The minimum investment is US$25,000, with 5% required to make a reservation.

Since 2010 in Medellín, you cannot rent out an apartment short-term (less than 30 days) unless you have approval from 75% of the building’s residents. This is virtually impossible to obtain as most residents vote against short-term rentals in their buildings.

In the case of Jardines del Poblado, the developer has purchased the entire building. The building can then rent its units short-term, meaning returns that are between two to three times higher than those from a unit that’s rented monthly.

The reason that this type of rental is so popular is because it rents for far less than a hotel in this area. Also, it’s far more private than a hotel… it’s like having your own private apartment while you’re in residence.

I like having this developer for a partner because I think they can keep the occupancies high.

The developer is also the rental agent for this property. At this time, they handle more than 50% of Medellín’s furnished rental market for foreign visitors. So I’m sure this property will get plenty of referrals and good promotional efforts, just as their other projects do.

Further, this group has done projects like this several time before, and each previous project has been a success for investors.

Two more things about this current opportunity…

First, as an investor, you will enjoy preferred rates when you stay at the property. The discount can be as high as 50%, depending on how far in advance you make your booking.

Second, at today’s exchange rates, this investment qualifies you for a Colombian visa, category TP7.

Lee Harrison

Mailbag

“Lief, just read your review of Medellín. I lived there for 2 1/2 years. Is it a nice place to live, yes, but your review is sugar-coated and incomplete. The metro train, I used many times and liked. The bus system is terrible. It’s old and a cattle car. You never mentioned the rain. I have lived in 4 countries, 16 different places total. It rains almost as much as Seattle. The banking is difficult. There are no good parks for dogs and people. The road to the airport is two lanes and dangerous. I lived in three different places in Costa Rica. Loved most of it. But you never tell the whole story.”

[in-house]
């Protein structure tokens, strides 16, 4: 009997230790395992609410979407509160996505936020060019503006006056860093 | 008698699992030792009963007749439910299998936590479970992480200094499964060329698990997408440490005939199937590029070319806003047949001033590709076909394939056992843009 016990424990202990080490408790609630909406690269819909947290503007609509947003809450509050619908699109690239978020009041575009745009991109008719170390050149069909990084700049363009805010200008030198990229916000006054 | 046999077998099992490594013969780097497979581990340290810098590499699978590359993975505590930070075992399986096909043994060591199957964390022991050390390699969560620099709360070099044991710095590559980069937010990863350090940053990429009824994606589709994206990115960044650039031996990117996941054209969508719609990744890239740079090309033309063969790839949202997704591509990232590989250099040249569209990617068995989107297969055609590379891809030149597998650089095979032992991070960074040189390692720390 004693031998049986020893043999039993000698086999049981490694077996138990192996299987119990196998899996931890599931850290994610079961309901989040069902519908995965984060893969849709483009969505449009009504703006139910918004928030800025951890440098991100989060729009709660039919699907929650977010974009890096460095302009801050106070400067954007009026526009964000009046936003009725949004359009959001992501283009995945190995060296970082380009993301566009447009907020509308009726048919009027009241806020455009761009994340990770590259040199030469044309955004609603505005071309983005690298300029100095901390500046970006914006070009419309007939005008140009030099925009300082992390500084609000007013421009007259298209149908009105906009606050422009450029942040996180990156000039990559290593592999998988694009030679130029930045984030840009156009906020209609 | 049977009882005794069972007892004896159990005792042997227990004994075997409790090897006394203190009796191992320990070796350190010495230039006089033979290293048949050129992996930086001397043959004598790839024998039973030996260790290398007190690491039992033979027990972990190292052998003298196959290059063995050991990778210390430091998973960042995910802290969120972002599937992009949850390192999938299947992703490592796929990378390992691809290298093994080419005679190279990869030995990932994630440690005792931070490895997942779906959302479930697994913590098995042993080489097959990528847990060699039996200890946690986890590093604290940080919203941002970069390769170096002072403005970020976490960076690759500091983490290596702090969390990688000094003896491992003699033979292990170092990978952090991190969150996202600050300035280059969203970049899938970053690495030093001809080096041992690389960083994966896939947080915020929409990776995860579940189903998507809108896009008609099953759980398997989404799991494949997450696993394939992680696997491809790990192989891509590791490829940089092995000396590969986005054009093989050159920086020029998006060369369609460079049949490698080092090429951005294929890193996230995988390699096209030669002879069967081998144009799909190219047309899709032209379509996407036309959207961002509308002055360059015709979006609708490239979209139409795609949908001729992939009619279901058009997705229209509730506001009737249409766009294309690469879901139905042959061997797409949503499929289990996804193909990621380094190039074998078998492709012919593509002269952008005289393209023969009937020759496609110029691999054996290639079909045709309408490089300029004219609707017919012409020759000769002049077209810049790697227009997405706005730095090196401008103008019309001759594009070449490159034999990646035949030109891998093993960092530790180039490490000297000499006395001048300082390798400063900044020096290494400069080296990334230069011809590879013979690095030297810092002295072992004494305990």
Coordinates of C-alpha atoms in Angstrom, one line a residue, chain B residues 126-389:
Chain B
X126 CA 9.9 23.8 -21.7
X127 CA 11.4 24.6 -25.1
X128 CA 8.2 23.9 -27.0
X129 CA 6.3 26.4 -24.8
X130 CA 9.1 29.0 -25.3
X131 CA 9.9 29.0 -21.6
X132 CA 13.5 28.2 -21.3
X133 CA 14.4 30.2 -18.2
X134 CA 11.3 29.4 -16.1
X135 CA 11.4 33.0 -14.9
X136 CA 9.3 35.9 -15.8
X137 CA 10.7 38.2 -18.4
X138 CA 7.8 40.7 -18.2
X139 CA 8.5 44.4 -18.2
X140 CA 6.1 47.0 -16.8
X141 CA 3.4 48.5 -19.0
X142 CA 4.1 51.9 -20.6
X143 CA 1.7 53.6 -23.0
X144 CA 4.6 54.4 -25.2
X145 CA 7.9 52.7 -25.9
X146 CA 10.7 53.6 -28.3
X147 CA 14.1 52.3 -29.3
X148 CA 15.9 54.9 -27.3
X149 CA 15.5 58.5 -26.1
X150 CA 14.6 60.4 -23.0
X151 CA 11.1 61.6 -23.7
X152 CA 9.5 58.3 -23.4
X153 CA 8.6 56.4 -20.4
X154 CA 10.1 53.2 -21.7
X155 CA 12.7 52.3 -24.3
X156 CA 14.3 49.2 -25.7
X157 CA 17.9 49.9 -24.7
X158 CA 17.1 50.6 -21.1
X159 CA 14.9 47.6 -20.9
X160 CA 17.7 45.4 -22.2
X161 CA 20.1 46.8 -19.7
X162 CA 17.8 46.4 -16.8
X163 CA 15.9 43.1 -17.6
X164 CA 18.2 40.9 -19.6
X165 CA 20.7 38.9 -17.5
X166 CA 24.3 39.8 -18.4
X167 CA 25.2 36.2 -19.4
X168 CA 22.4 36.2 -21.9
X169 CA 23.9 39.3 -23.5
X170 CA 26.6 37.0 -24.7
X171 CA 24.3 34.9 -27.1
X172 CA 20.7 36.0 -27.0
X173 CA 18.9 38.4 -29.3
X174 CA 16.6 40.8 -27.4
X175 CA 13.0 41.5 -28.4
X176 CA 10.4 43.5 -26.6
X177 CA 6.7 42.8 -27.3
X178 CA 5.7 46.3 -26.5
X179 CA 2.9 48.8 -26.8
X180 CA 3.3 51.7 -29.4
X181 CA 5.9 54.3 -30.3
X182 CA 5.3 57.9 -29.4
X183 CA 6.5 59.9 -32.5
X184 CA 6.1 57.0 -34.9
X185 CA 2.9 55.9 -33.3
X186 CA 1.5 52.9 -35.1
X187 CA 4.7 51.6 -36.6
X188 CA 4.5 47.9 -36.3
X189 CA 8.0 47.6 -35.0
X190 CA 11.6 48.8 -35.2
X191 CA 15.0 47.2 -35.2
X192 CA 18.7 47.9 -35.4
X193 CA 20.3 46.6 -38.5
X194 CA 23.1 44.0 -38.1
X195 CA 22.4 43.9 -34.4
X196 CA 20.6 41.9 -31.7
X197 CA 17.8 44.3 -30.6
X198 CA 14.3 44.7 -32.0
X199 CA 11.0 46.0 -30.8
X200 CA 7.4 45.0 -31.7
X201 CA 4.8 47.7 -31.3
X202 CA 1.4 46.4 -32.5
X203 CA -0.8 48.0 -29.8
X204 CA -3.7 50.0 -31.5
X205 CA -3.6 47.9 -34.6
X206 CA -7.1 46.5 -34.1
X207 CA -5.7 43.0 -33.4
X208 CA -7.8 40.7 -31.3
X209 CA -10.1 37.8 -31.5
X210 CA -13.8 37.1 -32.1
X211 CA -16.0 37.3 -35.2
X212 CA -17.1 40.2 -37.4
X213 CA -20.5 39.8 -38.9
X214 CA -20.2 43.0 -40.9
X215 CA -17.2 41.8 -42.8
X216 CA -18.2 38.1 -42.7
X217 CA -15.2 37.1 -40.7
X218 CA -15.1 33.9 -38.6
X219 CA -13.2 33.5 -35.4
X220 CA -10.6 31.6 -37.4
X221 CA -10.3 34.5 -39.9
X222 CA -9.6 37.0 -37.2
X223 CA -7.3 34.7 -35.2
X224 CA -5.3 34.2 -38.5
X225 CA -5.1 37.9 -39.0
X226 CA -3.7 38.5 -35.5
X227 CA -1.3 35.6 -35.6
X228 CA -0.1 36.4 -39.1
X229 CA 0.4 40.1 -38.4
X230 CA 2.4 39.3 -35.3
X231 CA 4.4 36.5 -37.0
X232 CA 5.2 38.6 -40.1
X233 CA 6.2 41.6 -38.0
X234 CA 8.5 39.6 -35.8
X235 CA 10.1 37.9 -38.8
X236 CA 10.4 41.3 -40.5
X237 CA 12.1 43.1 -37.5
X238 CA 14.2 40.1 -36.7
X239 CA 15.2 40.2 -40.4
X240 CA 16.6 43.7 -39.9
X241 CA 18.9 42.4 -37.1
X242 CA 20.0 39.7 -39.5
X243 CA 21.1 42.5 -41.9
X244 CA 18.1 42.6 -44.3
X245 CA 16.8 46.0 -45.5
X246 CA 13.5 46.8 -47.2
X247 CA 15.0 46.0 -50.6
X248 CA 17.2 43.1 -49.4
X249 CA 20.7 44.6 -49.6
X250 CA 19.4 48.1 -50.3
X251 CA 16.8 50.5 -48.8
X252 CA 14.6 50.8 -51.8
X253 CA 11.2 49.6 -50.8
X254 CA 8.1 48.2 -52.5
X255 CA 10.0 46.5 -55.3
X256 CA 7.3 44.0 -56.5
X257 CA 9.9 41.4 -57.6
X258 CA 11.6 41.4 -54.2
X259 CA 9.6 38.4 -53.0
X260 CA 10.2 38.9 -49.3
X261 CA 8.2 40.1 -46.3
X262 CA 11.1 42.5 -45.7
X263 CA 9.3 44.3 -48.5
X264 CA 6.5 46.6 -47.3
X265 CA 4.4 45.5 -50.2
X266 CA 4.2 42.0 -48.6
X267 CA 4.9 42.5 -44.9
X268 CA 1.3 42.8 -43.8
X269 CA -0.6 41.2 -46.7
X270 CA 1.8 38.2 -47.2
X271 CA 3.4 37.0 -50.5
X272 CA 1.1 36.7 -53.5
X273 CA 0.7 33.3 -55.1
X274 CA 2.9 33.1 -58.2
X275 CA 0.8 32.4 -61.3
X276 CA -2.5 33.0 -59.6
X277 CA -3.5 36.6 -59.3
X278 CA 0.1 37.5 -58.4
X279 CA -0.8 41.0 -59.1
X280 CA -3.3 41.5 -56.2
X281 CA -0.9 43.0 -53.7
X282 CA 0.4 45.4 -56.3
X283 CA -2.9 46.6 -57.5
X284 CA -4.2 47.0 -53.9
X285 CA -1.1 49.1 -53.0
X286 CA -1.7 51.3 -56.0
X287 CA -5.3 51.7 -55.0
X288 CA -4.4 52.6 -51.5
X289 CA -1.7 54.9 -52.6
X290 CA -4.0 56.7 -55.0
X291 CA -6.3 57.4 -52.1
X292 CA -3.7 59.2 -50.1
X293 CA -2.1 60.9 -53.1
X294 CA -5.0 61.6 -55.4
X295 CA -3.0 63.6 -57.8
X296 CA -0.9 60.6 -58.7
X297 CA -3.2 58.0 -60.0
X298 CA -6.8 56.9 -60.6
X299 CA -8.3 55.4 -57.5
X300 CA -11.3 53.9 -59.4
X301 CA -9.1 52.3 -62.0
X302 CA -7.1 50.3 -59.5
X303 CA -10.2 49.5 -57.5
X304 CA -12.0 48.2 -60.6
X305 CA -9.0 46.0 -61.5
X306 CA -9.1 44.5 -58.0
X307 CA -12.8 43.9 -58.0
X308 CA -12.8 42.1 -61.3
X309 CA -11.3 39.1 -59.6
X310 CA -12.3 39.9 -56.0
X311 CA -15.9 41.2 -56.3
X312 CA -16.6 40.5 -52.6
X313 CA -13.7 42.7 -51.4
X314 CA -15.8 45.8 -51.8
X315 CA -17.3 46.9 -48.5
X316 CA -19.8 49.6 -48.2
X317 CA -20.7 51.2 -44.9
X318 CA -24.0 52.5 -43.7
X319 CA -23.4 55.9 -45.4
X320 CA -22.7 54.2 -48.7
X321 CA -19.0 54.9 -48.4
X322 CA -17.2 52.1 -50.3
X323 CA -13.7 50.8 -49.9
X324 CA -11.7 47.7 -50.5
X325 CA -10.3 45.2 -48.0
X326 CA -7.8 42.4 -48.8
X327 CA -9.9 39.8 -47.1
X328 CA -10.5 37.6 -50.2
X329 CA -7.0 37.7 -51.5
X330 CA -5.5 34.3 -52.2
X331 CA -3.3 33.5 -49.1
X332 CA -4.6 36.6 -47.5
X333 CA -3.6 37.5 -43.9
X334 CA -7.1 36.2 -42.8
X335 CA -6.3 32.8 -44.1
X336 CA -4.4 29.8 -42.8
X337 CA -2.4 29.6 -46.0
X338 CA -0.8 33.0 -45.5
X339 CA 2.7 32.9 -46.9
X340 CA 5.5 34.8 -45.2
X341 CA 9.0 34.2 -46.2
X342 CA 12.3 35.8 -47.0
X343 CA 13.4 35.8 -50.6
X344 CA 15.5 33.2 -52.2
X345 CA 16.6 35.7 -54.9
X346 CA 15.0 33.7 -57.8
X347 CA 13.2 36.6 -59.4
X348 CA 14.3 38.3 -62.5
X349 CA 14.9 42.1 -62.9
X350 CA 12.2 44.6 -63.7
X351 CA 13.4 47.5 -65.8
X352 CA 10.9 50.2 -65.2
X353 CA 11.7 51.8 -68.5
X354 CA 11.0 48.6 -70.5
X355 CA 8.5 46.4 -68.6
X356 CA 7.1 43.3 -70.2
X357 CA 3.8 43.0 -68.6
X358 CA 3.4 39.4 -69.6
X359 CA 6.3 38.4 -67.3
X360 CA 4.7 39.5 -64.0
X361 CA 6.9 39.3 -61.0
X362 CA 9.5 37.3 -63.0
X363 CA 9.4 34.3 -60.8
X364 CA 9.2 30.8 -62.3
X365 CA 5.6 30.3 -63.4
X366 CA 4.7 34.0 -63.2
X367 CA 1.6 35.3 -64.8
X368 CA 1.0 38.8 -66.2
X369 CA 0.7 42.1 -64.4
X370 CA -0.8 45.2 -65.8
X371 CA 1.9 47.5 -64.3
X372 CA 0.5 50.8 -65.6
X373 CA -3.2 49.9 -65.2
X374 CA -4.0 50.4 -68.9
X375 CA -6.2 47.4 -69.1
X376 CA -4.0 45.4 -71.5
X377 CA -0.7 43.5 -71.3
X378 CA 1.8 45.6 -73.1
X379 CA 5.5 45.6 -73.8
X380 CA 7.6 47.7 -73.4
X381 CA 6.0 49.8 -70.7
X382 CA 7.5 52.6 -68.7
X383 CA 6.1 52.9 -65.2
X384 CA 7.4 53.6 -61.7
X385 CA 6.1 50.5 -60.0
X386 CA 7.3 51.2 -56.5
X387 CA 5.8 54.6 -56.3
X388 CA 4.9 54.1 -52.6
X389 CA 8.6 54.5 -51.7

M.H.

You didn’t like Medellín’s bus system. Okay. But I don’t see how that makes our information incomplete. I know people who live in Colombia who like the bus system. Are we to decide what people should like? Plus, why mess with the bus system? Taxis are a bargain in Medellín.

If you’re looking for a park for you and your dog, try La Presidenta, with entrances adjacent to the Dan Carlton and from the Parque Lleras area.

Speaking of parks in general, Medellín has more per capita than any place I know. The city has an ordinance that requires so much park space per population density neighborhood by neighborhood. We saw this in action in our neighborhood, where a new high-rise building was recently built. The developer was required to buy a house next to an existing neighborhood park and expand it. Not sure if dogs are specifically allowed, but I’ve seen dogs running around the space.

I’ve explained often that it’s difficult to open a bank account in Colombia unless you have a cedula. I recommend opening an account with a fiduciary if you don’t have a cedula, which is easy to do. Once you have an account open, either with a bank or with a fiduciary, I’ve found the banking user-friendly and the customer service support strong.

Indeed, it does rain a lot in Medellín. That doesn’t bother me (I like greenery and flowers), but each to his own.

Regarding Costa Rica, I can’t stand the place. As far as I can tell from a half-dozen visits and speaking with many people who have lived there, the country has no redeeming qualities, neither for living nor investing. Yet you and others love it. Just another example of how no place is perfect and everyone has differ